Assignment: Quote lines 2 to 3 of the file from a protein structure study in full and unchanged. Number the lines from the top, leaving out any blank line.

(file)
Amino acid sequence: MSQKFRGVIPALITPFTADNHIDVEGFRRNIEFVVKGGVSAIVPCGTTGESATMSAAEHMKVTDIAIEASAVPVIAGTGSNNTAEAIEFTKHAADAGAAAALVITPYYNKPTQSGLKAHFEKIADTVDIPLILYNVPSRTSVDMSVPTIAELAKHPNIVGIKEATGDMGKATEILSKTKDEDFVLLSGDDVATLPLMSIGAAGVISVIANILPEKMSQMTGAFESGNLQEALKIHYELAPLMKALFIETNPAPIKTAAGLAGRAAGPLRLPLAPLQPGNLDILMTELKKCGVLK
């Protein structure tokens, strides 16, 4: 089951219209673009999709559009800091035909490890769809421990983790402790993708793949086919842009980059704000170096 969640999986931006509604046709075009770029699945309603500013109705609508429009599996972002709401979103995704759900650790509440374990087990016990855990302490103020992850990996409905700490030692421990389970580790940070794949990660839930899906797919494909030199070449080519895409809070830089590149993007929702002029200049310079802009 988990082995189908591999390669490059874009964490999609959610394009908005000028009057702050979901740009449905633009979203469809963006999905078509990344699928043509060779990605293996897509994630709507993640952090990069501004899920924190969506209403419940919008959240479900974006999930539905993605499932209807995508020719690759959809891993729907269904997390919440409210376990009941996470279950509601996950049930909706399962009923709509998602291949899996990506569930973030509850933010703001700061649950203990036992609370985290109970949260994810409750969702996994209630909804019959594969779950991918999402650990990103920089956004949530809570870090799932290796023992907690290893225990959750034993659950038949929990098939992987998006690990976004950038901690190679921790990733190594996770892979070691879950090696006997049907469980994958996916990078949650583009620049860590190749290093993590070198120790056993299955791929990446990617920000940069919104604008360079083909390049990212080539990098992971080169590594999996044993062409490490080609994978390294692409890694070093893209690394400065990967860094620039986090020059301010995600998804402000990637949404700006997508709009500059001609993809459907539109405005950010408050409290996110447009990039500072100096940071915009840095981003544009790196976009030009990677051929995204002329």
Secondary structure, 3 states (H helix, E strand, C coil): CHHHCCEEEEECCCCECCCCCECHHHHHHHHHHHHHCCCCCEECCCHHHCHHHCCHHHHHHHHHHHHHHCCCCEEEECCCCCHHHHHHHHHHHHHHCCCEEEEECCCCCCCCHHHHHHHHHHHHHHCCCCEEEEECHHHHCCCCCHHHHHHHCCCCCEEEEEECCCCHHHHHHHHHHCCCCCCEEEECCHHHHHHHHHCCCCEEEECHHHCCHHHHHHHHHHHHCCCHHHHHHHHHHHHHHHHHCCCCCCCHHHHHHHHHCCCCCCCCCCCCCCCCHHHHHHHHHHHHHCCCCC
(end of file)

């Protein structure tokens, strides 16, 4: 089951219209673009999709559009800091035909490890769809421990983790402790993708793949086919842009980059704000170096 969640999986931006509604046709075009770029699945309603500013109705609508429009599996972002709401979103995704759900650790509440374990087990016990855990302490103020992850990996409905700490030692421990389970580790940070794949990660839930899906797919494909030199070449080519895409809070830089590149993007929702002029200049310079802009 988990082995189908591999390669490059874009964490999609959610394009908005000028009057702050979901740009449905633009979203469809963006999905078509990344699928043509060779990605293996897509994630709507993640952090990069501004899920924190969506209403419940919008959240479900974006999930539905993605499932209807995508020719690759959809891993729907269904997390919440409210376990009941996470279950509601996950049930909706399962009923709509998602291949899996990506569930973030509850933010703001700061649950203990036992609370985290109970949260994810409750969702996994209630909804019959594969779950991918999402650990990103920089956004949530809570870090799932290796023992907690290893225990959750034993659950038949929990098939992987998006690990976004950038901690190679921790990733190594996770892979070691879950090696006997049907469980994958996916990078949650583009620049860590190749290093993590070198120790056993299955791929990446990617920000940069919104604008360079083909390049990212080539990098992971080169590594999996044993062409490490080609994978390294692409890694070093893209690394400065990967860094620039986090020059301010995600998804402000990637949404700006997508709009500059001609993809459907539109405005950010408050409290996110447009990039500072100096940071915009840095981003544009790196976009030009990677051929995204002329």
Secondary structure, 3 states (H helix, E strand, C coil): CHHHCCEEEEECCCCECCCCCECHHHHHHHHHHHHHCCCCCEECCCHHHCHHHCCHHHHHHHHHHHHHHCCCCEEEECCCCCHHHHHHHHHHHHHHCCCEEEEECCCCCCCCHHHHHHHHHHHHHHCCCCEEEEECHHHHCCCCCHHHHHHHCCCCCEEEEEECCCCHHHHHHHHHHCCCCCCEEEECCHHHHHHHHHCCCCEEEECHHHCCHHHHHHHHHHHHCCCHHHHHHHHHHHHHHHHHCCCCCCCHHHHHHHHHCCCCCCCCCCCCCCCCHHHHHHHHHHHHHCCCCC